Also called king salmon, chinook salmon are the largest of the Pacific salmon. While specimens exceeding 100 pounds have been taken on the Pacific coast, New York State's record fish is a 47 pounder caught in Lake Ontario. Chinook salmon have a limited distribution in New York State and are only found in lakes Erie and Ontario. Non-natives of New York State, chinooks were first stocked into the Great Lakes in 1873. Although they were sporadically stocked throughout the years, it was not until about 20 years ago that they became abundant. At that time, New York State aggressively stocked chinooks into lakes Erie and Ontario to provide a sport fishery. Using the then tremendous population of alewives as a food source, chinooks thrived and produced a spectacular fishery. Since there is not enough suitable spawning and nursery area to naturally produce enough fish, most of the salmon caught in New York State's Great Lakes are hatchery-reared.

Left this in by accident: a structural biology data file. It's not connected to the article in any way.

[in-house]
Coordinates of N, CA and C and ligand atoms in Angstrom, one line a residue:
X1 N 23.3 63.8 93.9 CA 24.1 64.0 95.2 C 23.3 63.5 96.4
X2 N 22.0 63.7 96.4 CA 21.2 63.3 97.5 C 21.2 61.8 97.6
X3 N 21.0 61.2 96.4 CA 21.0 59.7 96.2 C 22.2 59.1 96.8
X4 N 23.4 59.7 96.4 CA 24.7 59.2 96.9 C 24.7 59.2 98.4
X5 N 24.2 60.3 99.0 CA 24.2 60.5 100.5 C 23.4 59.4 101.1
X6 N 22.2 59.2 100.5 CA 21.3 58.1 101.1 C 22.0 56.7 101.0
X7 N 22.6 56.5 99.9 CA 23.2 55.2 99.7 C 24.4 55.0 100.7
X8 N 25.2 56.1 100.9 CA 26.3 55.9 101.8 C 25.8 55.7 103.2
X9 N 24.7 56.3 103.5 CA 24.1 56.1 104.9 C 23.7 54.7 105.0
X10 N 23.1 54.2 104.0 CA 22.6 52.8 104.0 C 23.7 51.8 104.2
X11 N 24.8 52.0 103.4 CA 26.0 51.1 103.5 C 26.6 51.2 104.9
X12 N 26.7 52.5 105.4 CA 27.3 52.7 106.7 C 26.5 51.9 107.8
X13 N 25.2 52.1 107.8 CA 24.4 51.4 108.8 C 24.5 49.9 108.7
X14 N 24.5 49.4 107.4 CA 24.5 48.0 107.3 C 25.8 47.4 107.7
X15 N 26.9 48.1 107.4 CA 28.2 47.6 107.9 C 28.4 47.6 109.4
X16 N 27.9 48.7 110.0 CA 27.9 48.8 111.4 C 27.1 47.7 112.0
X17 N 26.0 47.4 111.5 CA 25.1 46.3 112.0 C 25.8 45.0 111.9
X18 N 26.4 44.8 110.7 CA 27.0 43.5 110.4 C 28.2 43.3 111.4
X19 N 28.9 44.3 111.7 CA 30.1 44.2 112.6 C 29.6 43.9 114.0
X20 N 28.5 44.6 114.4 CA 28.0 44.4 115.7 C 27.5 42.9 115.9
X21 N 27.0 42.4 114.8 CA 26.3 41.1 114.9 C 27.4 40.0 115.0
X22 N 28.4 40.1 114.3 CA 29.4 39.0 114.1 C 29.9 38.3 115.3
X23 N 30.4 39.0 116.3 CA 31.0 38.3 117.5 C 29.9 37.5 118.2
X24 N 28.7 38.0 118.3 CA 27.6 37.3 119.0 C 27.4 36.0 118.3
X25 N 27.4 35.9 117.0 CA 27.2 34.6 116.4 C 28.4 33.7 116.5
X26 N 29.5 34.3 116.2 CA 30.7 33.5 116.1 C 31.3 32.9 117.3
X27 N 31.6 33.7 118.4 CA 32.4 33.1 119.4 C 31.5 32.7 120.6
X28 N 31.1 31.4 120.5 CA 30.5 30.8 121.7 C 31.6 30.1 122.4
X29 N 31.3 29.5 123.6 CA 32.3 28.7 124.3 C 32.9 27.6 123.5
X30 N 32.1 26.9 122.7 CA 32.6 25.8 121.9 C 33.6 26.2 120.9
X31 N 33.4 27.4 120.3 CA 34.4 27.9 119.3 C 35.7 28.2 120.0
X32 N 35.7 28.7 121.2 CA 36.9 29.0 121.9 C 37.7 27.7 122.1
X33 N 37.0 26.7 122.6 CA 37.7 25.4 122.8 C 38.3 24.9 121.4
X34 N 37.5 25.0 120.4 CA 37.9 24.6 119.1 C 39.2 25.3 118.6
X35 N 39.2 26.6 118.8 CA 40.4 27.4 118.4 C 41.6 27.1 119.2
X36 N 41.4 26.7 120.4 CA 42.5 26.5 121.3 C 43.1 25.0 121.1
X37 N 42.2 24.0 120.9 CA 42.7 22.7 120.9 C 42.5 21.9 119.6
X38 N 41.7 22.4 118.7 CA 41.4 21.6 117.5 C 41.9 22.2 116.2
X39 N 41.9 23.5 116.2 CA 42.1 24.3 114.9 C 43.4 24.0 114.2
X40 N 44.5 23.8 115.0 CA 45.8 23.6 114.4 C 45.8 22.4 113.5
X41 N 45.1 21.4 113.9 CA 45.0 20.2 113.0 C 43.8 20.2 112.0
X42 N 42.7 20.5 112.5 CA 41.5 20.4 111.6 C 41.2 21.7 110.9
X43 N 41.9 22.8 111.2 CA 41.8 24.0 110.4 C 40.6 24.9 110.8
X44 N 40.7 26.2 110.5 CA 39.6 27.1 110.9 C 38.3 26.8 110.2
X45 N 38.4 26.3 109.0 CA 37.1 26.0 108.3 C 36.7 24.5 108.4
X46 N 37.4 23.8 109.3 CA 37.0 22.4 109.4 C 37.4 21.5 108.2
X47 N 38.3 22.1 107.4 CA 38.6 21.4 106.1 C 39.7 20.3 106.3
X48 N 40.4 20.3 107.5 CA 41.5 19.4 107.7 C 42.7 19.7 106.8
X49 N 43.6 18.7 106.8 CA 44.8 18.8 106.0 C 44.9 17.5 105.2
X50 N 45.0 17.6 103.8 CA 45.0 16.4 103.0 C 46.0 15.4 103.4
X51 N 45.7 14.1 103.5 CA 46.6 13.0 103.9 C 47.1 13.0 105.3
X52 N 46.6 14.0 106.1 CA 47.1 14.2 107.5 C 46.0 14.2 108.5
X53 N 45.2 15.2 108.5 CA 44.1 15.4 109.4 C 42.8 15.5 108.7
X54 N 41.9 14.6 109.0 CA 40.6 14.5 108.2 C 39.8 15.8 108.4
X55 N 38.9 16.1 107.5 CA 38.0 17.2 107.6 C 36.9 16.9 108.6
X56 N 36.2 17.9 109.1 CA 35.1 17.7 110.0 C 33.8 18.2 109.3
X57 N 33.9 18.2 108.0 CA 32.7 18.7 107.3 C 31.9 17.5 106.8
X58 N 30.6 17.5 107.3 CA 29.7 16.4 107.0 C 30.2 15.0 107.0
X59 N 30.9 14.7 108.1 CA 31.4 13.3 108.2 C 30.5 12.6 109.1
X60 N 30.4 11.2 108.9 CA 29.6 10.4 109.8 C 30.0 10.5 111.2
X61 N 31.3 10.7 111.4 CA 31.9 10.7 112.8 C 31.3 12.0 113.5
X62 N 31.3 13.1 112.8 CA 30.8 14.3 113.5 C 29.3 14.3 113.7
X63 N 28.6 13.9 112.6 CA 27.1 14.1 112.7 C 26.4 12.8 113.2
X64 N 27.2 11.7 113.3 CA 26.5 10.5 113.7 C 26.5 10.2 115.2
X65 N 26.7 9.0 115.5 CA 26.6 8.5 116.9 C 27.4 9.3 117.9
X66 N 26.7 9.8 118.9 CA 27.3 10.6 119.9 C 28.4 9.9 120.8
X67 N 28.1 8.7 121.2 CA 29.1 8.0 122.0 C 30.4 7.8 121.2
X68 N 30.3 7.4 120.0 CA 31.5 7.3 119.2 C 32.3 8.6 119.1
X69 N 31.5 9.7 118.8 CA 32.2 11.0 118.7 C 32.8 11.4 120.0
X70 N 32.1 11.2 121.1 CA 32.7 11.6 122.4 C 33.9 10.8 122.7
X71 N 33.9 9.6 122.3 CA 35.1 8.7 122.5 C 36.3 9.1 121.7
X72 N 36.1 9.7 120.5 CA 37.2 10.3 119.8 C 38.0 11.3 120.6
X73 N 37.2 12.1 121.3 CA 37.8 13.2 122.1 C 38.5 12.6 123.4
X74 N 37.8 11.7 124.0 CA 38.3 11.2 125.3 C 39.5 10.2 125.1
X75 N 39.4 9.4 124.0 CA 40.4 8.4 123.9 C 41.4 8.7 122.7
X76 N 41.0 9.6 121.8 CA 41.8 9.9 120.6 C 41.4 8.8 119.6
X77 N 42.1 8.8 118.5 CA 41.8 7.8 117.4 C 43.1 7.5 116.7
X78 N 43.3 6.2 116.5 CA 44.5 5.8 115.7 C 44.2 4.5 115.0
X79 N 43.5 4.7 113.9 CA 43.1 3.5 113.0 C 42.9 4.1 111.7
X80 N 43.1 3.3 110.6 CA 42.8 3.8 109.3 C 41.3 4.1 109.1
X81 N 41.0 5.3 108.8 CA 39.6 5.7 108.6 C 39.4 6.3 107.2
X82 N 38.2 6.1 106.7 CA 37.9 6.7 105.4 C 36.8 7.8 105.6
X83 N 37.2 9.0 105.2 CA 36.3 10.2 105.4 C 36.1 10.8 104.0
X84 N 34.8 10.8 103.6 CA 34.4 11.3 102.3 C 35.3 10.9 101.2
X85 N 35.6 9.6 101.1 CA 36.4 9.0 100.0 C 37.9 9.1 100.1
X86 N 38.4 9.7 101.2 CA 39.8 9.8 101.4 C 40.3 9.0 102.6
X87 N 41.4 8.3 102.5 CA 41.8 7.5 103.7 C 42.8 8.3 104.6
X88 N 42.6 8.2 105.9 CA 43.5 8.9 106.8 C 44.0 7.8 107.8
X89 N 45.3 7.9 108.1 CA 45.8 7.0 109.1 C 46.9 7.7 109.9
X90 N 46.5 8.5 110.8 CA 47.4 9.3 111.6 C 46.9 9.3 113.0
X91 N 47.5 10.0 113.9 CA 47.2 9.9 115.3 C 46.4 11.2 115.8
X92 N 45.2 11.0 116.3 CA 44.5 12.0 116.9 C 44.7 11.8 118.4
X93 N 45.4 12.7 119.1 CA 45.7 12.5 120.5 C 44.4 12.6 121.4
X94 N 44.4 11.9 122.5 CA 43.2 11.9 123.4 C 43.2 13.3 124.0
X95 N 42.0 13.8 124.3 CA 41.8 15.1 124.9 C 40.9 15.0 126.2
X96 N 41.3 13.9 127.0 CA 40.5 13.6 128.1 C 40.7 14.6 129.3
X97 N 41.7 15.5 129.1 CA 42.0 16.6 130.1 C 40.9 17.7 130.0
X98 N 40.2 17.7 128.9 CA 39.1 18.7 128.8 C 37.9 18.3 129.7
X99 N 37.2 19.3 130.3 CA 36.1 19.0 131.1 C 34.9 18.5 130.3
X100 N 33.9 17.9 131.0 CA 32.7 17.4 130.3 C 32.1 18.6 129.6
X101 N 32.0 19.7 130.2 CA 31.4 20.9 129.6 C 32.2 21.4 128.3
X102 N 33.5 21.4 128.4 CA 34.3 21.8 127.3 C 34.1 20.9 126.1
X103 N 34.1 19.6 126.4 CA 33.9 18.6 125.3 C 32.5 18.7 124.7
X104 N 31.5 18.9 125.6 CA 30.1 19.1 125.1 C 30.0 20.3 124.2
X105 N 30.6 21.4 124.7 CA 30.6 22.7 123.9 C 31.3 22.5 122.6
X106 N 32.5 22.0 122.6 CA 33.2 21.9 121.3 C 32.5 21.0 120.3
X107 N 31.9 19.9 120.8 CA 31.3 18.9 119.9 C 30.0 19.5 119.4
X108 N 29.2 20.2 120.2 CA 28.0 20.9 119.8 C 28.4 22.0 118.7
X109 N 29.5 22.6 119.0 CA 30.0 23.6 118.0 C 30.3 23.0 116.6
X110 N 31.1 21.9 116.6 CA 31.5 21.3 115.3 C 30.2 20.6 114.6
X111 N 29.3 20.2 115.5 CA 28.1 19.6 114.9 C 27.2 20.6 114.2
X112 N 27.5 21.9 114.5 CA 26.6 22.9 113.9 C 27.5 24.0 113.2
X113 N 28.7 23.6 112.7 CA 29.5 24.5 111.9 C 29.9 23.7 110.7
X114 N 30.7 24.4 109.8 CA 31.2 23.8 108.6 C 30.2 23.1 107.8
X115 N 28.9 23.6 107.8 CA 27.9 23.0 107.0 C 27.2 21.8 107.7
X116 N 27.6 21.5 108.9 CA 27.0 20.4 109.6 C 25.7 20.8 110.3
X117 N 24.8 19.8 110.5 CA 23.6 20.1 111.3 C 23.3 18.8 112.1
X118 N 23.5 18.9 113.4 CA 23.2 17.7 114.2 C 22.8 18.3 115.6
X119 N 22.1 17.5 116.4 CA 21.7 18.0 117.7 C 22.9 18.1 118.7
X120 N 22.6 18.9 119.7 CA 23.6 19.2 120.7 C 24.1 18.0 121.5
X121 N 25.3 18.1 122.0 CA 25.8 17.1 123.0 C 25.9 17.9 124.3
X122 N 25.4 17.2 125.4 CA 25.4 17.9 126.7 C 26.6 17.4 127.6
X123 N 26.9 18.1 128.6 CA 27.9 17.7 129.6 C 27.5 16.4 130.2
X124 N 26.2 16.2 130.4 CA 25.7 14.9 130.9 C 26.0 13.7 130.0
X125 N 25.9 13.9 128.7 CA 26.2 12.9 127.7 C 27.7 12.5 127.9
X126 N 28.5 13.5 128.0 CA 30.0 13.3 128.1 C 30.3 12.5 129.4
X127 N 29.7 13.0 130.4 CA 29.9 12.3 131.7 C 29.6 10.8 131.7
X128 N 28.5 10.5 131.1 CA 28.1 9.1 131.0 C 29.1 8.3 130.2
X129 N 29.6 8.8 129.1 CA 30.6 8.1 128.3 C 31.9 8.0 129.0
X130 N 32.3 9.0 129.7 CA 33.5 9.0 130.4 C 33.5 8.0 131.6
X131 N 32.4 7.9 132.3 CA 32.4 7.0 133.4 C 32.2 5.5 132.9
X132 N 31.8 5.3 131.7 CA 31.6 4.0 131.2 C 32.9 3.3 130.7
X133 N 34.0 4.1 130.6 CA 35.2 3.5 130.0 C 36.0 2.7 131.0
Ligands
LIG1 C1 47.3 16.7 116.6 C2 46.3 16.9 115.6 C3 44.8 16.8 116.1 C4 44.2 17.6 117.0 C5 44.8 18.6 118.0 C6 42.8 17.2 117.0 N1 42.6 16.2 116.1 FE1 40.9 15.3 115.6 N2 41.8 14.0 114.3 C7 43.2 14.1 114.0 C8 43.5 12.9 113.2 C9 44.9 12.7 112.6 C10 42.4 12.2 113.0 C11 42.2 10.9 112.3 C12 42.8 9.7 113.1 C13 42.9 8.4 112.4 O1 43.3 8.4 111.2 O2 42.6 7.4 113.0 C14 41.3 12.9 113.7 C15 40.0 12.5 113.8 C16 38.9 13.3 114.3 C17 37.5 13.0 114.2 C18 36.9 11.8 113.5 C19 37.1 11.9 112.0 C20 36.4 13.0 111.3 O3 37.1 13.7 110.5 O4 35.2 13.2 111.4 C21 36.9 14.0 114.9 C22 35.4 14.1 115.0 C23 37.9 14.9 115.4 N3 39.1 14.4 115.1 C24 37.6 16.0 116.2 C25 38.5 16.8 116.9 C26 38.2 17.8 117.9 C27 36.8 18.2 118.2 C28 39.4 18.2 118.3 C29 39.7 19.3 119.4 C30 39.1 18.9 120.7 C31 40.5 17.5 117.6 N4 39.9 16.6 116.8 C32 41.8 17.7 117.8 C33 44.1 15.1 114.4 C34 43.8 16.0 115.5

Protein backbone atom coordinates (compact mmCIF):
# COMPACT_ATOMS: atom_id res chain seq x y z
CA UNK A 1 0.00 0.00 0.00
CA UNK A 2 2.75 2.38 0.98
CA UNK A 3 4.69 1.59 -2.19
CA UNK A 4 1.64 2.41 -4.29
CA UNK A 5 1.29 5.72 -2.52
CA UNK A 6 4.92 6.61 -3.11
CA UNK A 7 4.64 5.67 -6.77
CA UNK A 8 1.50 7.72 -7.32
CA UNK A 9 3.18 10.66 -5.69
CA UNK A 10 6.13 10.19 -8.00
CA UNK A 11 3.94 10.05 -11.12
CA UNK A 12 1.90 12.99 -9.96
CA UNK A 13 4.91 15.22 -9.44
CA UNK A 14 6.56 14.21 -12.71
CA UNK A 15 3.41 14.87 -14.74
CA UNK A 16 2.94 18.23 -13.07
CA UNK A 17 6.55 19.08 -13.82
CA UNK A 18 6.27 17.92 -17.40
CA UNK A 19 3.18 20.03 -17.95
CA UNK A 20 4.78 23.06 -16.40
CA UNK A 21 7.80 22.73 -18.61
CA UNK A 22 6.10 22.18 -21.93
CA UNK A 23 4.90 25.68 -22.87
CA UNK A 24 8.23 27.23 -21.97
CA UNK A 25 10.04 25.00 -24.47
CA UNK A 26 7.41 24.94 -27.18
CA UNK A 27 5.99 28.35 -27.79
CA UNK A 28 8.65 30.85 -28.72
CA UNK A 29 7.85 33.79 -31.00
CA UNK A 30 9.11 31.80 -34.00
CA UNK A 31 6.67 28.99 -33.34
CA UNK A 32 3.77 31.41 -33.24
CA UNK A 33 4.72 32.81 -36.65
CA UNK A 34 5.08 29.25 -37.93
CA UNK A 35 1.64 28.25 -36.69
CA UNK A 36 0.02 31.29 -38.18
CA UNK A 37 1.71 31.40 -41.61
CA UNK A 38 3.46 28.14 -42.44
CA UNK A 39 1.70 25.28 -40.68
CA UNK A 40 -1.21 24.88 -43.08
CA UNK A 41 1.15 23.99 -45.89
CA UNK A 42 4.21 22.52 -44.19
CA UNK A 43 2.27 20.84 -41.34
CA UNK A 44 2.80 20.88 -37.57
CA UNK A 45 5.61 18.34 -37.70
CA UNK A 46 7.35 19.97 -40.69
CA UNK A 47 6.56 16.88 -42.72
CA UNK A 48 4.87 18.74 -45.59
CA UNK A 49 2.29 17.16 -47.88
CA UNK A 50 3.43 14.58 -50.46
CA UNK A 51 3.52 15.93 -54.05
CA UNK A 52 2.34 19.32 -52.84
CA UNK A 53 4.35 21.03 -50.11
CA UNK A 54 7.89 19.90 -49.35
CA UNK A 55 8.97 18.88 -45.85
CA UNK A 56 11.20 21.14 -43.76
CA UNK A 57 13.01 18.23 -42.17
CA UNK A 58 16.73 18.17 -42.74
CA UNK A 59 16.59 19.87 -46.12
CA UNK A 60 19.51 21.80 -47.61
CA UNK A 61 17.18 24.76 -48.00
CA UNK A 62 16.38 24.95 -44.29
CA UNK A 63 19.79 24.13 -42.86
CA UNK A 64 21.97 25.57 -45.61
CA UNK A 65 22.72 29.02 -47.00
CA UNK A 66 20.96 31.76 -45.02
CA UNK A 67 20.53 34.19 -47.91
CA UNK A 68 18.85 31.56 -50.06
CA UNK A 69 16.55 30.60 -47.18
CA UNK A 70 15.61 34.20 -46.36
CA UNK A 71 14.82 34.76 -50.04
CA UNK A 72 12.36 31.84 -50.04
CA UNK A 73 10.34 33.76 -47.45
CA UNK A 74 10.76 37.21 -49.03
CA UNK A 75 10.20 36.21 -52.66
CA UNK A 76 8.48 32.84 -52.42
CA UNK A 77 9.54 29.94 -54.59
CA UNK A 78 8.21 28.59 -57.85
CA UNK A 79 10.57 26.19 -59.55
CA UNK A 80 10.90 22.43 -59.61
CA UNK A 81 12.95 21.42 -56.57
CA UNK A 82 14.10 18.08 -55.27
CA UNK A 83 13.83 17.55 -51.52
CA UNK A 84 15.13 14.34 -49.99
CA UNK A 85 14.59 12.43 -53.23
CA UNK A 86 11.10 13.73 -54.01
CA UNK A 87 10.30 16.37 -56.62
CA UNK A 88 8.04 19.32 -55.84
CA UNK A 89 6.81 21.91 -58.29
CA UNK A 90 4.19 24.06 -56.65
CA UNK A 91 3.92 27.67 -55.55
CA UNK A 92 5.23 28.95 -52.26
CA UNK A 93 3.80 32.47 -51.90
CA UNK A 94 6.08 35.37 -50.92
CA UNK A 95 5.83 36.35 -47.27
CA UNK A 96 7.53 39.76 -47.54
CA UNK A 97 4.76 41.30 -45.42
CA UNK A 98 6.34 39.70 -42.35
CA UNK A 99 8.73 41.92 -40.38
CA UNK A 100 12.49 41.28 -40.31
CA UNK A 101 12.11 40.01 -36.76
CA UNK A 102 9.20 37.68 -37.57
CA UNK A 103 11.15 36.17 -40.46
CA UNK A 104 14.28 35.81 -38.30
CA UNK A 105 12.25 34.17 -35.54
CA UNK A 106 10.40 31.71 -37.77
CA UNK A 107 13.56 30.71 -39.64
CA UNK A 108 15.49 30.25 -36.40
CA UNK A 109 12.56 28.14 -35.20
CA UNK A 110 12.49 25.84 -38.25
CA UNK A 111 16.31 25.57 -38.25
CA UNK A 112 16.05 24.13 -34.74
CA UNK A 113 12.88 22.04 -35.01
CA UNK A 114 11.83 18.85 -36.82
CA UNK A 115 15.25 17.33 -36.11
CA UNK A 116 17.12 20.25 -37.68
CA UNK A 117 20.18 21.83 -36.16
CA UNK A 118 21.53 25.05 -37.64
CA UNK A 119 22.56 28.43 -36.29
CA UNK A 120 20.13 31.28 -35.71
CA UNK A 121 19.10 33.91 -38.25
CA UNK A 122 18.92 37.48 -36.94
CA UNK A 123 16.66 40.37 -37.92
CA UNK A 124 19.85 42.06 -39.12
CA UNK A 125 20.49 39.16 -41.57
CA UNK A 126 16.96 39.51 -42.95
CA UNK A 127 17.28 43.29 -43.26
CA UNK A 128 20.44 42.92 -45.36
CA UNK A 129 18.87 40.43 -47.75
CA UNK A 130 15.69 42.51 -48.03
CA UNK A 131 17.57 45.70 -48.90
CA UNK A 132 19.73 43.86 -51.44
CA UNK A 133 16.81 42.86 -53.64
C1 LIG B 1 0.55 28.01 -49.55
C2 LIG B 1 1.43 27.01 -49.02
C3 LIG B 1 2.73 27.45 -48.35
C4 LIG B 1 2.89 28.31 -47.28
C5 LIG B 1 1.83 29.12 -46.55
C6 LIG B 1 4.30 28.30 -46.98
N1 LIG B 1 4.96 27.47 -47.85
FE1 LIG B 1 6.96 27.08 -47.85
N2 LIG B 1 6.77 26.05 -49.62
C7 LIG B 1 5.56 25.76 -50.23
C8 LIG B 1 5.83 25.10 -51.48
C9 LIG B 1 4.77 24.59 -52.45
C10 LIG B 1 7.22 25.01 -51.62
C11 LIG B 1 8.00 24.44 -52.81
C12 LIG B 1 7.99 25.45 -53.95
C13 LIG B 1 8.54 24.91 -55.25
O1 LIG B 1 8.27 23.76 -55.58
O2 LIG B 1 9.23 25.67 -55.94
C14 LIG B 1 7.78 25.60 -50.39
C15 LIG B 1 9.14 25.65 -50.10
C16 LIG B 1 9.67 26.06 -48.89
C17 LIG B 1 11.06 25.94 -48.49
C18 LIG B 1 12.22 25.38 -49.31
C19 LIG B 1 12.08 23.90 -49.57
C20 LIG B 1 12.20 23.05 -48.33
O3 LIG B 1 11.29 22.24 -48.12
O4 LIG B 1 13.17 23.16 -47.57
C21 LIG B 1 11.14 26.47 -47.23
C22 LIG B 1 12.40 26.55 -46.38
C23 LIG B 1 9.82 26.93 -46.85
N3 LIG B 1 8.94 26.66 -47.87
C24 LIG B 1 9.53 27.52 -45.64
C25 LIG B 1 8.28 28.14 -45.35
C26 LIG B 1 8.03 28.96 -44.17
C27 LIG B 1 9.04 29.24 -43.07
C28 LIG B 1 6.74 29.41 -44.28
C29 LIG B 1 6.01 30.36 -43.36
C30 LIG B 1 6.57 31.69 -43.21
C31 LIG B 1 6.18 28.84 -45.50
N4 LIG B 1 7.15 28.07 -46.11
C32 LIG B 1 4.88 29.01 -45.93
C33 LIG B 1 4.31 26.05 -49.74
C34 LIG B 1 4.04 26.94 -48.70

While adult chinooks spend most of their time in deeper, open water, they will follow prey fish into nearshore areas in early spring and late summer or early fall. Sexually mature chinooks congregate or "stage" around the mouths of streams in the fall in preparation for making their spawning runs. September normally marks the arrival of the earliest run of fish into lake tributaries, and peak runs occur in October. Spawning is completed by early November and the adult salmon die shortly thereafter.